Prevent Drowning: the "Silent Killer"

JAMESTOWN, N.C. -- With pool season underway, Triad lifeguards and swim program directors are urging families to heed caution in the water and prevent the "silent killer" -- more commonly referred to as drowning.

The CDC says more than 3,500 people die from unintentional, non-boat-related drownings each year. An additional 340 die in unintentional, boat-related drownings. One in five people who die from drowning are children ages 14 and younger, and most are African American. For every child who dies from drowning, another five are hospitalized for injuries due to submersion in water.

Ragsdale YMCA aquatics director Justine Intiso reiterated the importance of knowing never to swim alone and without a lifeguard present. She said all supervisors, especially those in a pool in which there is not a lifeguard, must practice the "touch" rule, in which they always are within an arms reach of a young child in the pool. She said supervisors must never be distracted, via reading, phone or other activity in which eyes are diverted from the swimmers in the pool.

On the Good Morning Show Tuesday, Intiso and Ragsdale YMCA lead lifeguard/deck supervisor Maddie Rindal demonstrated the importance of also being able to recognize a distressed swimmer versus a non-distressed swimmer. Intiso said a distressed swimmer will typically bob up and down in the water, have glossy eyes and could show signs of distress. She said these signs can be difficult to notice in a crowded pool situation and often can be hard to differentiate from children who are playing in the water. Therefore, she said it is important to teach children never to pretend to be drowning, as lifeguards always will air on the side of caution and attempt to save.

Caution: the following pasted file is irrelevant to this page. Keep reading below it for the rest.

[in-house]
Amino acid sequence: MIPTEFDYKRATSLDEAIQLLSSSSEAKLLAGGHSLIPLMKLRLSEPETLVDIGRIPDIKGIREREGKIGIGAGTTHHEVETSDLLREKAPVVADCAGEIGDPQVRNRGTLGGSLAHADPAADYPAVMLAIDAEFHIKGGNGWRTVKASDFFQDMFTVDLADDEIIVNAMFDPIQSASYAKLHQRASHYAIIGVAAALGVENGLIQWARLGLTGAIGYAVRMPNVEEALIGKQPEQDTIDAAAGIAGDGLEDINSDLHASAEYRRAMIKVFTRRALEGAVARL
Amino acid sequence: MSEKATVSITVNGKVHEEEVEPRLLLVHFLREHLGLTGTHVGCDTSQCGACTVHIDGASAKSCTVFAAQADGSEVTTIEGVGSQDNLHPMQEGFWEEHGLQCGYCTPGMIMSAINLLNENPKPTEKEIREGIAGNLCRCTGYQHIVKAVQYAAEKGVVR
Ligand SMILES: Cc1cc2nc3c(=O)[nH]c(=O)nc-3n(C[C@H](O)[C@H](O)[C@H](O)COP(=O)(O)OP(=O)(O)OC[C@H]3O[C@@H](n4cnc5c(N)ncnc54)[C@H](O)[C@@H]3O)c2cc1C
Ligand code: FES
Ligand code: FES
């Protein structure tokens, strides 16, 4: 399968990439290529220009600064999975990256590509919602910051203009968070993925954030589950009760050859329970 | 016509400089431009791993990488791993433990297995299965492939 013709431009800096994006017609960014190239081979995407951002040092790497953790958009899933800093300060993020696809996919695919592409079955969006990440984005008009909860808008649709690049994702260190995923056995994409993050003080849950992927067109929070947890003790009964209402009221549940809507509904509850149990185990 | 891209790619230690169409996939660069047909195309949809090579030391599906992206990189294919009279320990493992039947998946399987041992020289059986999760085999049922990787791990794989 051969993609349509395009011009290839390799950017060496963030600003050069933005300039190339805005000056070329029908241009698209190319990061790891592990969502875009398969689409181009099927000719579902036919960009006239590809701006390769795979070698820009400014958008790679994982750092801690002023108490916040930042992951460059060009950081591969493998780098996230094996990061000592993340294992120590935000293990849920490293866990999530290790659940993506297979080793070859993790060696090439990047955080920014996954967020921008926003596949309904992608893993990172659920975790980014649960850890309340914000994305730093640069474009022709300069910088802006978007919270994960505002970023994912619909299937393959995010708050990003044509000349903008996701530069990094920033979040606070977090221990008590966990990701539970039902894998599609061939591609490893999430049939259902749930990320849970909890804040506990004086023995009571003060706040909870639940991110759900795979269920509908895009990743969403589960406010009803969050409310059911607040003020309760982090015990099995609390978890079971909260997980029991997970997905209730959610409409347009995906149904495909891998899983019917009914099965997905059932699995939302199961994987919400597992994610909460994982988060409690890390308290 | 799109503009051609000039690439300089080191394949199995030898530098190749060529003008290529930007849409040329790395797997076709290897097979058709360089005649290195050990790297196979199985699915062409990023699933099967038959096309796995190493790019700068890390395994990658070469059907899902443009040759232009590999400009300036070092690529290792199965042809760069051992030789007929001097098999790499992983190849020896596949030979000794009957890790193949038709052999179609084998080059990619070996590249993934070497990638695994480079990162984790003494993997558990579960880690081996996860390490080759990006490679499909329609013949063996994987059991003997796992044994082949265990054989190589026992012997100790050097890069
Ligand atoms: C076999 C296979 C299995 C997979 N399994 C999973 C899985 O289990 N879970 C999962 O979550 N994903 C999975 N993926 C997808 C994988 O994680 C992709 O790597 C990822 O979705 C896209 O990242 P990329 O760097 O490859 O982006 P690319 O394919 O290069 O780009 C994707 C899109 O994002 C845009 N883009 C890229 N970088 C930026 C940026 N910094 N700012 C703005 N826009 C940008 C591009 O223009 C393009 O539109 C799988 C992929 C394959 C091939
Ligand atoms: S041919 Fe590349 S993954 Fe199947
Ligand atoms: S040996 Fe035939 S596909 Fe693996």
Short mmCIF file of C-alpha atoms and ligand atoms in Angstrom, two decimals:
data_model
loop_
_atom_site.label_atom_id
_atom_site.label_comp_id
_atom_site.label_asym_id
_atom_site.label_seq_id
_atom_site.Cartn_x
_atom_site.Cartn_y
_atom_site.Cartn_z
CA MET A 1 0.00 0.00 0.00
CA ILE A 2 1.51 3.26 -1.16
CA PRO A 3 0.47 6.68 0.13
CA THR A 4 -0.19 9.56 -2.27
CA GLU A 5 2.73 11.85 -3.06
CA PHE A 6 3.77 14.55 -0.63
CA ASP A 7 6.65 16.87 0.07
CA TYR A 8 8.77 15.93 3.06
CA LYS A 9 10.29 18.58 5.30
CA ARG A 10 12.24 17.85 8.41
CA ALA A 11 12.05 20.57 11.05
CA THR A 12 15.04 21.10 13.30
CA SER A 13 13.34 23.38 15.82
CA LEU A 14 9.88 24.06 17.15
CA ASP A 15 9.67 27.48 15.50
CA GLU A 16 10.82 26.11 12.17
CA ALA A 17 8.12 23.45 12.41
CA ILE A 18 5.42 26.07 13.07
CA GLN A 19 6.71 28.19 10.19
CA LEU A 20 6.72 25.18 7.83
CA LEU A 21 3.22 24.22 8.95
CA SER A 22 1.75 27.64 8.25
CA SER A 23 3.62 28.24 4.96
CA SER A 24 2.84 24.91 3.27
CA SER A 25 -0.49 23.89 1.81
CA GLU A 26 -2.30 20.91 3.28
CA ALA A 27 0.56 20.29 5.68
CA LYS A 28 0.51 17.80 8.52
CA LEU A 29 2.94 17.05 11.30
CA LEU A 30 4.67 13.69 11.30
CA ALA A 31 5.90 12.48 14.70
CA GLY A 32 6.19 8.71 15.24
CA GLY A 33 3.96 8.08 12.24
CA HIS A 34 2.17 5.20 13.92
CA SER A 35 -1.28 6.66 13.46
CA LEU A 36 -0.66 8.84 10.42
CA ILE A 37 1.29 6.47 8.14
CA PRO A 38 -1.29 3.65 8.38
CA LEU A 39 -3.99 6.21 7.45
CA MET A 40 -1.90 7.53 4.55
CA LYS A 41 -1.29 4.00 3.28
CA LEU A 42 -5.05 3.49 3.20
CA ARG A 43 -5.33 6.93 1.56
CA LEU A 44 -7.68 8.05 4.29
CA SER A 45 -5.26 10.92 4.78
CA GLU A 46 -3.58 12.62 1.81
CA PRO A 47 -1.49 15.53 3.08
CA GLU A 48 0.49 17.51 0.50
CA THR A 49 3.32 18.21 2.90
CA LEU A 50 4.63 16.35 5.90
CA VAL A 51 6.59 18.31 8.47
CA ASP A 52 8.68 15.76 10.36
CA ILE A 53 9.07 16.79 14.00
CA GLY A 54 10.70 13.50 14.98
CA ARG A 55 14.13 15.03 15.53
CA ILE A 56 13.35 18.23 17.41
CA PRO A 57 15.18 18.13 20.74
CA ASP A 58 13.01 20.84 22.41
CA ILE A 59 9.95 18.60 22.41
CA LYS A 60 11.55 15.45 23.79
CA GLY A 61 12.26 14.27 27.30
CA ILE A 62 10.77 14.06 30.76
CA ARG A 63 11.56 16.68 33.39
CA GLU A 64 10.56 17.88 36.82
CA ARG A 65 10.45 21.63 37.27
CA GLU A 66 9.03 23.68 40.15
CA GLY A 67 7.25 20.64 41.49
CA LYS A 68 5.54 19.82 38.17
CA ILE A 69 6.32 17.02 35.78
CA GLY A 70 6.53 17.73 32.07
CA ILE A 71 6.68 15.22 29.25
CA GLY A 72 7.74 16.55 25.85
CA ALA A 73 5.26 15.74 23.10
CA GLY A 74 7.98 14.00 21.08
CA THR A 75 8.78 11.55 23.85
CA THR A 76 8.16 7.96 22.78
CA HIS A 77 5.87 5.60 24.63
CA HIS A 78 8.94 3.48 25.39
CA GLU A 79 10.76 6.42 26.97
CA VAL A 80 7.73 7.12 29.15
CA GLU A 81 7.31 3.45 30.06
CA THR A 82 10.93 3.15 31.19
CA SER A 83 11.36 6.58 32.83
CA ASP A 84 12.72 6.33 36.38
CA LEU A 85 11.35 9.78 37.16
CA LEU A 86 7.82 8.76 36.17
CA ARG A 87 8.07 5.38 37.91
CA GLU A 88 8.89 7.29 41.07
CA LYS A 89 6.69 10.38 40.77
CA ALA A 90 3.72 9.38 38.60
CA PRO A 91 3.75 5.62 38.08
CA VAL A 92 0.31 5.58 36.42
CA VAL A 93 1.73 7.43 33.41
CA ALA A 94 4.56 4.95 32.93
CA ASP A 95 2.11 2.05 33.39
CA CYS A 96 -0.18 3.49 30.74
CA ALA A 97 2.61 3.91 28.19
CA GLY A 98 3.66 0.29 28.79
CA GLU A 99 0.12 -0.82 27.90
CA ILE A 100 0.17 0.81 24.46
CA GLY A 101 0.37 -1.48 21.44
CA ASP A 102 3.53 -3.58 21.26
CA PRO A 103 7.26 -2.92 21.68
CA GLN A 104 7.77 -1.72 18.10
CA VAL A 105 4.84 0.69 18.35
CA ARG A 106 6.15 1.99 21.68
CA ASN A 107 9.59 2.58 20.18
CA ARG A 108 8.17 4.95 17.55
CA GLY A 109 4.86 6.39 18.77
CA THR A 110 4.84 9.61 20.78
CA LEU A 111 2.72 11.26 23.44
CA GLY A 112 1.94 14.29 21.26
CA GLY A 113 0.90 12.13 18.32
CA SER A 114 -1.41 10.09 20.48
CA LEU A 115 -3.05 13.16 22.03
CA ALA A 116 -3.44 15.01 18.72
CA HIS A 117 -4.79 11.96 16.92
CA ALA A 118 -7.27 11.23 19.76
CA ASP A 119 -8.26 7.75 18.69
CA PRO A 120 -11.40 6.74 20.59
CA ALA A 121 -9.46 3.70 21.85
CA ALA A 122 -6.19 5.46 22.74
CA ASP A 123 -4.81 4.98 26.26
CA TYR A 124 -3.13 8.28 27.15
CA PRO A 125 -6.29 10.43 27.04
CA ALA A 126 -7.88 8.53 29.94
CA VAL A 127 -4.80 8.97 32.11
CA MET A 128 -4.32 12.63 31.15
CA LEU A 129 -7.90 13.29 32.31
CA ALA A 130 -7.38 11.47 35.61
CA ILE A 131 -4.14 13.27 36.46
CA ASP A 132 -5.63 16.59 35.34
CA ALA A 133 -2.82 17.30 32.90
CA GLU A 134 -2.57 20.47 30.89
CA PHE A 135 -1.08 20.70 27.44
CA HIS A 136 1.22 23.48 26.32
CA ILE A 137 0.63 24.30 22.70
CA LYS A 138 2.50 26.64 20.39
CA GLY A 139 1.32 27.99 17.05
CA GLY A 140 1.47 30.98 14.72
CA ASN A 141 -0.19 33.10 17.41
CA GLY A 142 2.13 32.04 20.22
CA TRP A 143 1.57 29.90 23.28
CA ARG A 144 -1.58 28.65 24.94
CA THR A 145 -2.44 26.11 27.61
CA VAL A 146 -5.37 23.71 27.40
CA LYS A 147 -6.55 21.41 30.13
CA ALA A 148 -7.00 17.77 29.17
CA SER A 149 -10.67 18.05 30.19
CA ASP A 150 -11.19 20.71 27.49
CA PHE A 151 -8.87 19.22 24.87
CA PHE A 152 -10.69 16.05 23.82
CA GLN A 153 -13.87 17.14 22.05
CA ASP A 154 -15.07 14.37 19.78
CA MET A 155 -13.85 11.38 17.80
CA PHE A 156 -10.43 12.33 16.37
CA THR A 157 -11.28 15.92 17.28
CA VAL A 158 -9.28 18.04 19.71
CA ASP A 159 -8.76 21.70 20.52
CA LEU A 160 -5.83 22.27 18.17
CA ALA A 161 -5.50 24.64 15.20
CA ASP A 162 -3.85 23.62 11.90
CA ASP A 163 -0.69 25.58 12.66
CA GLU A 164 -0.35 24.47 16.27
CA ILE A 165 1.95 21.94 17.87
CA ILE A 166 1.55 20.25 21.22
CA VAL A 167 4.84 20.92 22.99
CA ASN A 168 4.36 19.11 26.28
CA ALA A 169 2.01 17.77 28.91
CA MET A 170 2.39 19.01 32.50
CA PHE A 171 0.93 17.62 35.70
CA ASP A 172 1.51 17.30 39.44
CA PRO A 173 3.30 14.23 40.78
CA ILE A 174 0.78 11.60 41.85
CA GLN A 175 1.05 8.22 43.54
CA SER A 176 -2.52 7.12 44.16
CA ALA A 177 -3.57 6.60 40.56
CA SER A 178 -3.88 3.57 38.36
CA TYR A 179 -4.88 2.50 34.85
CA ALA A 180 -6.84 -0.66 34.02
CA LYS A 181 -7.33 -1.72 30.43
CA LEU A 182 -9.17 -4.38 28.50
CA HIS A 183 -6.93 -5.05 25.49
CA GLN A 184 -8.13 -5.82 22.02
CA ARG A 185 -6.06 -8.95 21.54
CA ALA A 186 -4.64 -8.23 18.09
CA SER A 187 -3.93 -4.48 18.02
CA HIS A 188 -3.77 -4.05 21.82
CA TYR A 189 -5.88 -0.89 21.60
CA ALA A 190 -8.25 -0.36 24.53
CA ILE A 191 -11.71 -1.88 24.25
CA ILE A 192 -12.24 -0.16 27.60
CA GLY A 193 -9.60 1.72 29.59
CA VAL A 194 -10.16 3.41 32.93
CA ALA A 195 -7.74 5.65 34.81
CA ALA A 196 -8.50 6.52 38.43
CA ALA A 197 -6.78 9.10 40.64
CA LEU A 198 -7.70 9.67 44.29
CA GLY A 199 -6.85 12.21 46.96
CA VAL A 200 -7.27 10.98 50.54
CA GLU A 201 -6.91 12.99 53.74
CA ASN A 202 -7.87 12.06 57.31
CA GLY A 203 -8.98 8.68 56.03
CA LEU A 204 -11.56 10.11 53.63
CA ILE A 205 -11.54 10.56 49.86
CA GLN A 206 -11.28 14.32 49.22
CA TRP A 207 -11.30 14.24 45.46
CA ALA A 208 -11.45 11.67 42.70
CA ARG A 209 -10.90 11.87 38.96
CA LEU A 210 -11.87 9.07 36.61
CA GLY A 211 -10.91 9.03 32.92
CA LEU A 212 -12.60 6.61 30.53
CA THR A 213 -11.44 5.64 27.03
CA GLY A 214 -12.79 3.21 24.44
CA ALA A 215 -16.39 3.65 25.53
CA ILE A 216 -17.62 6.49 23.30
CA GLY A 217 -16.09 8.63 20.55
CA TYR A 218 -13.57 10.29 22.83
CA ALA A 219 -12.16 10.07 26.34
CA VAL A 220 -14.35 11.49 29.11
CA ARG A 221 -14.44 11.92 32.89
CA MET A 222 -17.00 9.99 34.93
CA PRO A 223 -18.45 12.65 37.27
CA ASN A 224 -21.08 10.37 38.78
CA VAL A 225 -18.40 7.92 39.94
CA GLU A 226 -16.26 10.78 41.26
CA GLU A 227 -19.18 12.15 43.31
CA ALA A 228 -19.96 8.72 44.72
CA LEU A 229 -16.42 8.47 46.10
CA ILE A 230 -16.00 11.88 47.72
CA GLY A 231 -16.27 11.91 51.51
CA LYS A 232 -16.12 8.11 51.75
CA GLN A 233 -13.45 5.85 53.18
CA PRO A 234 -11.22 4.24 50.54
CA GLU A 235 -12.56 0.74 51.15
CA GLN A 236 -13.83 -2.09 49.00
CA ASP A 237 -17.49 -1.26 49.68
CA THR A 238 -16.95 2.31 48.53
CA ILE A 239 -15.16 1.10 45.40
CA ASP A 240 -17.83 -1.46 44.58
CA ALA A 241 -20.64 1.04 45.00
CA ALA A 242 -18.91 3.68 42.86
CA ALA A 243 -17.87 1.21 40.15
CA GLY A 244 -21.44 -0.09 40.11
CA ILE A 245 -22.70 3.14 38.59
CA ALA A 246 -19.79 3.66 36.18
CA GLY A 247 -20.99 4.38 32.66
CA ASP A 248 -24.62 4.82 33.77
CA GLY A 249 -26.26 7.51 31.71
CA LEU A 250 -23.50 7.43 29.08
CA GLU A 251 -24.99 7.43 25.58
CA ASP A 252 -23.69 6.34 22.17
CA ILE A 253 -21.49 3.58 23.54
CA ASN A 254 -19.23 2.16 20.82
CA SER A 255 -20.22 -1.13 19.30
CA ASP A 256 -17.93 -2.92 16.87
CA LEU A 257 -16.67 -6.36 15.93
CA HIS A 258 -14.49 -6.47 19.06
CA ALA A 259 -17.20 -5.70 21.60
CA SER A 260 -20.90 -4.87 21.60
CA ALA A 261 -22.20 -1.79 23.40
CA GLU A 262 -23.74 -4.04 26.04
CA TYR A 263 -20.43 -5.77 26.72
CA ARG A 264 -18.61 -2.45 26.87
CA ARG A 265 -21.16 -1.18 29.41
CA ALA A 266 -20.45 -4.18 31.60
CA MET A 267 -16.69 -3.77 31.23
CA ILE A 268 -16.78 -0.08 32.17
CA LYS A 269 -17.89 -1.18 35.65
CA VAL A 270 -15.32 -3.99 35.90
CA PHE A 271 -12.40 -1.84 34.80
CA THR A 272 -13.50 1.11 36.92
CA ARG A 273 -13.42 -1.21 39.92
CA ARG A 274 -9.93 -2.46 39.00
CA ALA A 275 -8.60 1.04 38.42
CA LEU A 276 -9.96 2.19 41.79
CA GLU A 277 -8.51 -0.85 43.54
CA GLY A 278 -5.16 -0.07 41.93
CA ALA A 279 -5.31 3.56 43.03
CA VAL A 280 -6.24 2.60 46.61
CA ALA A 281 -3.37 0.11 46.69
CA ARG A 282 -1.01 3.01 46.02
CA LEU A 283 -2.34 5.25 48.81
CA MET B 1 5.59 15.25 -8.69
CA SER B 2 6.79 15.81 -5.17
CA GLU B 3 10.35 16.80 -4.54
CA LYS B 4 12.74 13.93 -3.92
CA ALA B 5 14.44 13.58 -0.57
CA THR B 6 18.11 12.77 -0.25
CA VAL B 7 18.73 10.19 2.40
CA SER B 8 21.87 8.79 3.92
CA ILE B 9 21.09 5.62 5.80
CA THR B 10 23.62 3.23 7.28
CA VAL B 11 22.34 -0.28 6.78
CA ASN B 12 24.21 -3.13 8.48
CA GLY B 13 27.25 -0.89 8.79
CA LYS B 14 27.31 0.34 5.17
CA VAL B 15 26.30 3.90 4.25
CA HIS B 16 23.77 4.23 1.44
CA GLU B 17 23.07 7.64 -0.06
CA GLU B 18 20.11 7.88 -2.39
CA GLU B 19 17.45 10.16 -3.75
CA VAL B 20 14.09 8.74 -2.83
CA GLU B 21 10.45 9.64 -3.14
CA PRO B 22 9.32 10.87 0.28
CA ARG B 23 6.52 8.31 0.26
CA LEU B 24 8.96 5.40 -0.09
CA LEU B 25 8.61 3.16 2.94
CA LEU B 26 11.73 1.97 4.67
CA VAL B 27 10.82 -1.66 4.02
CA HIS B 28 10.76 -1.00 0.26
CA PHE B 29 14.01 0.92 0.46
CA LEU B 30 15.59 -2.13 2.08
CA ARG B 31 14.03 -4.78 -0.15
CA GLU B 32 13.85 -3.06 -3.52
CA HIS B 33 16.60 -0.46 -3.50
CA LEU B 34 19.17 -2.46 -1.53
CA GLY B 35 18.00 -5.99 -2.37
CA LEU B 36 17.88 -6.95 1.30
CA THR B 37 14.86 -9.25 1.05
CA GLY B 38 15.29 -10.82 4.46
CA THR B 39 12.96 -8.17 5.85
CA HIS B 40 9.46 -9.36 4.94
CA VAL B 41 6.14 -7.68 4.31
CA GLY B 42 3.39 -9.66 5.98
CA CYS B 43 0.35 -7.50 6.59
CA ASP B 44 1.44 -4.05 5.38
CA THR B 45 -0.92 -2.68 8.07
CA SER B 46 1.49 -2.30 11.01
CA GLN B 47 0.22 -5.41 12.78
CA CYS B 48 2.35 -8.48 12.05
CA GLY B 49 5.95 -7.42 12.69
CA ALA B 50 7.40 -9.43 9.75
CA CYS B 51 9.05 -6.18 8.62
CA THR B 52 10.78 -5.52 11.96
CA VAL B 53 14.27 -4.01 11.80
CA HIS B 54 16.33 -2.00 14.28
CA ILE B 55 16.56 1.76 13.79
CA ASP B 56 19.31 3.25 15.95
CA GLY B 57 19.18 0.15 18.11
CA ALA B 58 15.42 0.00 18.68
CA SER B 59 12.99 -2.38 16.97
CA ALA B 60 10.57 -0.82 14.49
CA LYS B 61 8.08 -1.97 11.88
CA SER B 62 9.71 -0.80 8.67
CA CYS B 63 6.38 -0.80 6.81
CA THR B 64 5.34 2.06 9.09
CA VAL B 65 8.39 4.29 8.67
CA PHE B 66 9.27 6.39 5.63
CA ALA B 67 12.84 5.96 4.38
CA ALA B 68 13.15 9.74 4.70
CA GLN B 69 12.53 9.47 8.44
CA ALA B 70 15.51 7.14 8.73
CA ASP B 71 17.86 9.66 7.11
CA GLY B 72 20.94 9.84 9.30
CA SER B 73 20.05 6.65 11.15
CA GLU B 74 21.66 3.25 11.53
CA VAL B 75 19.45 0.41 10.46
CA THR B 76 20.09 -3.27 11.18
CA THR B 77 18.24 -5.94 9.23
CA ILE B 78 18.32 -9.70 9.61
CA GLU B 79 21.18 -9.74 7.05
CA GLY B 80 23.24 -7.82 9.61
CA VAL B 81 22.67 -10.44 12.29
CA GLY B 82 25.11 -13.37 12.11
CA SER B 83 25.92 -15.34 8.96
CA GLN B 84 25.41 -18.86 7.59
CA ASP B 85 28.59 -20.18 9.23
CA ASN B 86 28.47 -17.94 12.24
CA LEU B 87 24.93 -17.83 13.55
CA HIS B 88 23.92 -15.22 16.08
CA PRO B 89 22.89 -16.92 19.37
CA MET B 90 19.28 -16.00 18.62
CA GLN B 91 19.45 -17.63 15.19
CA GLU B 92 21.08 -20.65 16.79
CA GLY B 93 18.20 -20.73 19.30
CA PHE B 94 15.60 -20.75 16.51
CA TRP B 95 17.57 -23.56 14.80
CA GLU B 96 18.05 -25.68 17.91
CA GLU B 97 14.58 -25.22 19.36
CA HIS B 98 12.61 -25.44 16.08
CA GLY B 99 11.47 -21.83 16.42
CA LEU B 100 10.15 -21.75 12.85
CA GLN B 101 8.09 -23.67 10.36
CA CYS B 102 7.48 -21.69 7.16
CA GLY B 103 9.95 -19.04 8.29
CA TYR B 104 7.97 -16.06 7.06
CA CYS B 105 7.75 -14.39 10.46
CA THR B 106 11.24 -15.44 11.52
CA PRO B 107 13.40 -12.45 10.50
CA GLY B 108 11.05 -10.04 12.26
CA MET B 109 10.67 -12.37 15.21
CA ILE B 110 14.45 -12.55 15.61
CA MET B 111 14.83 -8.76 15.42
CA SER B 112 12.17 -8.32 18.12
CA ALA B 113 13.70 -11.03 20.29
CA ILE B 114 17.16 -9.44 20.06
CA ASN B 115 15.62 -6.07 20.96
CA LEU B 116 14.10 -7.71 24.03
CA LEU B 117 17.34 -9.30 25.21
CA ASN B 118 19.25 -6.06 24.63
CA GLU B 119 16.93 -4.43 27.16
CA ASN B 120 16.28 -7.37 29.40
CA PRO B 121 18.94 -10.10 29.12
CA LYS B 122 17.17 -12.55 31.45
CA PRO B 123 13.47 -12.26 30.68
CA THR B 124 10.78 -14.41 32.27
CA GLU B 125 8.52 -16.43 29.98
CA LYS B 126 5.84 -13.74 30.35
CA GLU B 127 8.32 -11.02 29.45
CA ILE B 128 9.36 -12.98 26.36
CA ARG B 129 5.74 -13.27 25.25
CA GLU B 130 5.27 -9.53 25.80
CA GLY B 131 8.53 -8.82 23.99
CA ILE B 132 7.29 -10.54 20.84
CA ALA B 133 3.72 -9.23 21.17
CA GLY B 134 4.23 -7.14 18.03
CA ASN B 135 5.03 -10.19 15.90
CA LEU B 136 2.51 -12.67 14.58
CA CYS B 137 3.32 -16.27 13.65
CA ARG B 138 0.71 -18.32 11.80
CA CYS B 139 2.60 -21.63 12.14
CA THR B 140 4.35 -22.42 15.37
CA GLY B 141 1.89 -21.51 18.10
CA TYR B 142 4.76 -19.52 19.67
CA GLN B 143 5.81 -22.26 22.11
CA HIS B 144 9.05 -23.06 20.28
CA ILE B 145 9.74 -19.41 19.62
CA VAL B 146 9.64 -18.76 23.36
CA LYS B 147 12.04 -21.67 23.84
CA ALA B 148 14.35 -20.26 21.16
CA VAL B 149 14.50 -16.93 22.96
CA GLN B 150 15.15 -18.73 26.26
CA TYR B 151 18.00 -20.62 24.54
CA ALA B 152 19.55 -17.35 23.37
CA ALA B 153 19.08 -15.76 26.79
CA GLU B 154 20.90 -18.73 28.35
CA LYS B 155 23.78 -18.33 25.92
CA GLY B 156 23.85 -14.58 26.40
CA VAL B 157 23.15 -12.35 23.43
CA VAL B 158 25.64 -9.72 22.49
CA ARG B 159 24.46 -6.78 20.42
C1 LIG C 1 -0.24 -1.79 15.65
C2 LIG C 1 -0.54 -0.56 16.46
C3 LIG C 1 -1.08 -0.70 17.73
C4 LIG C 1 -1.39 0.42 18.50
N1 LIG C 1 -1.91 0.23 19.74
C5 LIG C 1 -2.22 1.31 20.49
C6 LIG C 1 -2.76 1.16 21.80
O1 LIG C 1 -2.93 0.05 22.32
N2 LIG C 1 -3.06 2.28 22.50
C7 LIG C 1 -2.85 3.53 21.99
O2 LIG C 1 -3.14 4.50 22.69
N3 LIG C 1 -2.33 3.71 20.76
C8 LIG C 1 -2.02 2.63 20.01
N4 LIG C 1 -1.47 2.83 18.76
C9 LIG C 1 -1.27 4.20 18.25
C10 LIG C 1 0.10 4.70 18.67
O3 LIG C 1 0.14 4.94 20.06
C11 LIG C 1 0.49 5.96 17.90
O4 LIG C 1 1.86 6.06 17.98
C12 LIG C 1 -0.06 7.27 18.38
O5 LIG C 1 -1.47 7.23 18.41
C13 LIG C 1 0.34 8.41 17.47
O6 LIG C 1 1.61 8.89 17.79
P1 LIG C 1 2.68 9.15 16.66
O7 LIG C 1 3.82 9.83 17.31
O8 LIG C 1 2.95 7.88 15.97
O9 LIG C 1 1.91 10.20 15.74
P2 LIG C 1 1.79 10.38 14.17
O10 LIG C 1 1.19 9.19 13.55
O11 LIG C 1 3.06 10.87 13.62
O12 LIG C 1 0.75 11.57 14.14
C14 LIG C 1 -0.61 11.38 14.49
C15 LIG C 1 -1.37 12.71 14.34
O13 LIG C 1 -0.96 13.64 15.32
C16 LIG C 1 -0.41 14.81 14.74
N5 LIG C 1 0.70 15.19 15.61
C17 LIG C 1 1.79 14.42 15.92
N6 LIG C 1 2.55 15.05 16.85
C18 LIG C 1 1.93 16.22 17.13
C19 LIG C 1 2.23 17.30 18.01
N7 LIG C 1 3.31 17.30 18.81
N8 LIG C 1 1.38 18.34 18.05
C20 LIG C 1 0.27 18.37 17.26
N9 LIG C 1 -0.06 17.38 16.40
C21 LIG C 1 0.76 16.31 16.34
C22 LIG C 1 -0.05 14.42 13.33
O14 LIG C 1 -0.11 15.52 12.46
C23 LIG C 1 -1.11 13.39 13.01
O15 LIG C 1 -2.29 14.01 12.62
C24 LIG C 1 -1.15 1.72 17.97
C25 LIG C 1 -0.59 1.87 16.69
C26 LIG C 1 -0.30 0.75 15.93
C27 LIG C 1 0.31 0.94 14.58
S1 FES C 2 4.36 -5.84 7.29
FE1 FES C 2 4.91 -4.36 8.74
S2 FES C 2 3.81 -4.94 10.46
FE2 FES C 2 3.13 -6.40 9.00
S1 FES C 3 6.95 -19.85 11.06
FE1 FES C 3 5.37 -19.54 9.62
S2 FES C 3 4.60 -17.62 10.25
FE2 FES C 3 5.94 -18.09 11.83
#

In the event a swimmer is distressed, Intiso said it is important to allow only a trained lifeguard to attempt to save the swimmer. If a lifeguard is not present, a witness should resist the natural urge to jump in the pool, as he or she then risks being pulled under by the distressed swimmer. Instead, the witness should call 911 while preparing to throw a flotation object, such as a tube or noodle, to the swimmer. Intiso said when pulling the swimmer to safety, a person must be certain to leave ample distance, so as to avoid being pulled into the water by the swimmer's grip on the flotation object.

Intiso said some swimmers tend to use air-filled flotation devices, like noodles or tubes, to stay afloat. She said these devices cannot substitute an approved life jacket or safety vest, as children can slip through or become tangled in non-approved devices.

Intiso suggested all families seek swim assessments and swim lessons available by aquatics providers in the Triad community. She said the Ragsdale YMCA is offering free swim assessments on the following dates:

  • June 13, 2014 - 5 - 6:30 p.m.
  • June 14, 2014 - 2 - 3:30 p.m.
  • June 20, 2014 - 5 - 6:30 p.m.

Contact the Ragsdale YMCA at 336-882-9622 to sign up for one of these assessments.


To find out more about Facebook commenting please read the
Conversation Guidelines and FAQs

Leave a Comment